Writing at The Hill, Democratic strategist James Carville addresses a question much on the minds of Democratic activists and operatives everywhere: “Why do people vote against their interests?” Carville, co-author of “It’s the Middle Class, Stupid!” with TDS founding editor Stan Greenberg, focuses here more on the phenomena of well-off voters casting their ballots for Republicans — even when the record shows that the economy and the stock market do substantially better under Democratic Administrations.
A chief complaint of many Republicans is that Asian-Americans and Jews strongly support and vote for Democrats despite the affluent economic standing many have achieved. Similarly, Democratic strategists struggle to understand why 77 out the 100 poorest and most government-dependent counties in the United States voted for Mitt Romney in 2012.
But the people who consistently and overwhelmingly vote in large numbers against their interests are stock market investors.
I have no earthly idea why a stock market investor would vote Republican — all you have do is look at the numbers. The numbers are staggering, breathtaking and unimaginable. How anyone with even a penny in the market would vote for their interests and choose a Republican is unexplainable.
It’s true. One of the biggest myths in American politics is that the Republicans are better for business. Carville continues:
Since Obama was sworn in on Jan. 20, 2009, Standard & Poor’s 500 index has gone up approximately 115 percent, the Dow Jones industrial average has experienced a growth rate of 146 percent and, perhaps most impressively, Nasdaq has grown in size by 188 percent. Two thousand days into his presidency, the major stock indexes under Obama have had average gains of 142 percent — compare that to the record under Reagan, who saw gains at 88 percent during that same time period.
Russ Britt of MarketWatch notes, “the average stock-market gain under four post-Depression Democrats through each one’s 2,000th day in office has outpaced the average gain of the four Republicans in the era by a factor of nearly 4 to 1. Democratic gains have averaged 133%, while Republican market advances have had a mean of 33%.”
Obviously such stats have not been lost on Warren Buffet and a few more of the most savvy business leaders. For the most part, however, stock market investors and other well-off business leaders parrot the GOP party line that Obama and Democrats are bad for business — against all credible evidence. Nonetheless, as Carville concludes,
Political pundits will spend the next few months asking questions about presidential candidates’ qualifications and if they will be able to make tough decisions. The one thing we do know, thanks to history, is that that stock market is likely to do well if Democrats win. If the stock market is among your considerations, I will close with the findings of the two foremost experts on this topic and the larger comparisons of economies under Republican and Democratic presidents, Princeton University professors Mark W. Watson and Alan Blinder:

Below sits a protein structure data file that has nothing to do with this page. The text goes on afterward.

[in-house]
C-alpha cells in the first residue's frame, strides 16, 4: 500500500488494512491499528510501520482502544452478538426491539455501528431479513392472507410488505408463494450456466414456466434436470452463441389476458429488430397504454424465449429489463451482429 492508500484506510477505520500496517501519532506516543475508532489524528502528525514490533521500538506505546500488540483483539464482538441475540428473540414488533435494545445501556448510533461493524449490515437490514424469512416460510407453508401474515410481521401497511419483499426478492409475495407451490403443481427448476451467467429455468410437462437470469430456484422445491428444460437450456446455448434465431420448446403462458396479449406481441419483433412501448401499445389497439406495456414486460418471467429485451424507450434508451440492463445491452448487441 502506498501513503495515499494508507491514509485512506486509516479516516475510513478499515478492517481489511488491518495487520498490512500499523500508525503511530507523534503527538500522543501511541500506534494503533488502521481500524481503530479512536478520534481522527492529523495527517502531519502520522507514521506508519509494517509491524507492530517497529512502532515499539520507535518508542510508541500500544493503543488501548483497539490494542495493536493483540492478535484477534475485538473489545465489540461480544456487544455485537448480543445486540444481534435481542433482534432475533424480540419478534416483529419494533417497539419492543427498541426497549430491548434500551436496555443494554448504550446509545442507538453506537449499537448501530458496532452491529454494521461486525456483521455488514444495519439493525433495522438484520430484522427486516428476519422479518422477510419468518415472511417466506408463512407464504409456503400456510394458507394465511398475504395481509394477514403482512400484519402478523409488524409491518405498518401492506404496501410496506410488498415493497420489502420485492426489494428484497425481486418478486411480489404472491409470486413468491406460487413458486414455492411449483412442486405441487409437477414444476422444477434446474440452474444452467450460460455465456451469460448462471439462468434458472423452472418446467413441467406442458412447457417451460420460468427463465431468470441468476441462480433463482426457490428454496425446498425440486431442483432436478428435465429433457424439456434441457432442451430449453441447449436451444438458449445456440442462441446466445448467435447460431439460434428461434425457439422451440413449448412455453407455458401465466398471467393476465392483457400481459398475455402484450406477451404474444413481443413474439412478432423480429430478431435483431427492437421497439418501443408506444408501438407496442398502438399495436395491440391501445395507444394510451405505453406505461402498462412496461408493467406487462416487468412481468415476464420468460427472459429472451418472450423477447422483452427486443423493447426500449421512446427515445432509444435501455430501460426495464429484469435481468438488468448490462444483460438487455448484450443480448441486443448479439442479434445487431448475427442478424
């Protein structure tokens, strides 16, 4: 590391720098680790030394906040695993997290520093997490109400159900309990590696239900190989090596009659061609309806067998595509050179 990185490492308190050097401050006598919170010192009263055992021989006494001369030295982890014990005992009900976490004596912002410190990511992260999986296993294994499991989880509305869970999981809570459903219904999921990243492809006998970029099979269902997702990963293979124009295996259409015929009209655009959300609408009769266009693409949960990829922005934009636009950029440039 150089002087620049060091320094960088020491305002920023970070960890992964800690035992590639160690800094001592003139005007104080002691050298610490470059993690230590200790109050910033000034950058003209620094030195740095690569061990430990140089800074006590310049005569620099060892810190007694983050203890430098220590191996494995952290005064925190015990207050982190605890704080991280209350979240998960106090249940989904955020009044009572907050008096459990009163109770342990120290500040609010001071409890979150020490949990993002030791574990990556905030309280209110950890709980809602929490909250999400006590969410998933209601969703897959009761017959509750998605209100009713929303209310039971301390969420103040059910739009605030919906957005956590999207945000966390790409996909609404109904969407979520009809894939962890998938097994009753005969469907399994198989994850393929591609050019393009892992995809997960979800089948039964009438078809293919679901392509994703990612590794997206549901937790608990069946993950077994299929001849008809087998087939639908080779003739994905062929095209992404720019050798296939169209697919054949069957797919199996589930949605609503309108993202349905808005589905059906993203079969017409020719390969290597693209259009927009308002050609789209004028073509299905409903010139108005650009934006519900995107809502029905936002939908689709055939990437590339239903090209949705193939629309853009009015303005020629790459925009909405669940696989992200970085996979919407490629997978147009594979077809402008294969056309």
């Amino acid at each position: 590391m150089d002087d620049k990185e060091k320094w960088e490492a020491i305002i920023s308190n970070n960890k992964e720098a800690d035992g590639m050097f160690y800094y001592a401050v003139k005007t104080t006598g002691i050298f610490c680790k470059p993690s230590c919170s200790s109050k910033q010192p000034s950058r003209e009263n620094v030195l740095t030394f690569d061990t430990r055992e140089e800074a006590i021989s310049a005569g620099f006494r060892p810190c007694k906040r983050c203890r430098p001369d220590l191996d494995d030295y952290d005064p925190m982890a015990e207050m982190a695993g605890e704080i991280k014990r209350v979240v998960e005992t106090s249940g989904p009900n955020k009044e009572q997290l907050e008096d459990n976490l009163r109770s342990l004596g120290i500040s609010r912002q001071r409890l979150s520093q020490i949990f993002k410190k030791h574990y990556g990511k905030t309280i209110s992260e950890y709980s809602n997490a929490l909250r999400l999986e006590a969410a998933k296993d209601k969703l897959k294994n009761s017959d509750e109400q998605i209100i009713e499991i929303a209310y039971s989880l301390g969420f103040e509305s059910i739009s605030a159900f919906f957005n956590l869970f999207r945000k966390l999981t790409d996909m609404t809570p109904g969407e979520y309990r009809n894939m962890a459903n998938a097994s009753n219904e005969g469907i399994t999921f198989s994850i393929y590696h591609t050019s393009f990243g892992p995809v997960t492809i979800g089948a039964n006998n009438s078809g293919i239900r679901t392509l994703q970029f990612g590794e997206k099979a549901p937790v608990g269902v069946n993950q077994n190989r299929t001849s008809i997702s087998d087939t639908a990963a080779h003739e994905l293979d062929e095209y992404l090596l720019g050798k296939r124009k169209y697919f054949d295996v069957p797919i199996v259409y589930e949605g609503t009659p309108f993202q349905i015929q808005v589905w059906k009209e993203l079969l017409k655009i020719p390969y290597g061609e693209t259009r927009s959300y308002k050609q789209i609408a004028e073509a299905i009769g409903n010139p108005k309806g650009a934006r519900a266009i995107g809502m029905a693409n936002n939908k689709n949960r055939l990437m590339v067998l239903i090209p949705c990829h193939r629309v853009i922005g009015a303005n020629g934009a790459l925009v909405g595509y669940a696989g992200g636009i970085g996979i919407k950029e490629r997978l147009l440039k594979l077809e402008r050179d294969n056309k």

“The U.S. economy not only grows faster, according to real GDP and other measures, during Democratic versus Republican presidencies, it also produces more jobs, lowers the unemployment rate, generates higher corporate profits and investment, and turns in higher stock market returns. Indeed, it outperforms under almost all standard macroeconomic metrics.”
With such glaring facts and evidence, I ask stock investors to reexamine, reconsider and reinvest their confidence in the Democratic Party. Franklin Roosevelt was famously called by his fellow affluent Americans a “traitor to his class.” Well, if history was any guide, FDR wasn’t a traitor at all. He was the first in a series of Democratic presidents whose policies benefited the same wealthy people who railed against him.
Carville doesn’t probe the psychology of political self-delusion that leads so many business people to vote against their economic interests. A list of possible reasons might include the fact that not all successful business people are that smart, or even well-informed about the record Carville examines. Then there’s also the politics of resentment — some people are more comfortable voting their knee-jerk resentments over their interests. In the case of business people who voted against Obama and other Democratic candidates, there is probably some racism, thinly-disguised with a veneer of economic cliches that don’t hold up under scrutiny. And there will always be the tax-haters who like Republicans because they advocate reducing their taxes, along with gutting programs that benefit less well-off people.
In recent years, there has been an even larger discrepancy between the voting patterns of white working-class voters in many states and their economic interests, which are under almost constant assault by Republican politicians. From tax cuts for the rich financed by massive budget cuts for needed services, to undermining unions, opposing an increase the minimum wage, to restricting health care coverage, to outsourcing to refusing to invest in infrastructure upgrades, Republicans are engaged in relentless pursuit of policies that reduce the real income of workers. Yet majorities of white workers continue to vote for Republicans in most states.
It’s regrettable that so many voters don’t look at the big picture, and get it that the economy does better under Democratic leadership, which benefits everyone and gives America a more livable society. No magic cures here. As always, the only remedy for ignorance is education. Dems have to do a better job of widely-sharing the economic realities Carville has presented here.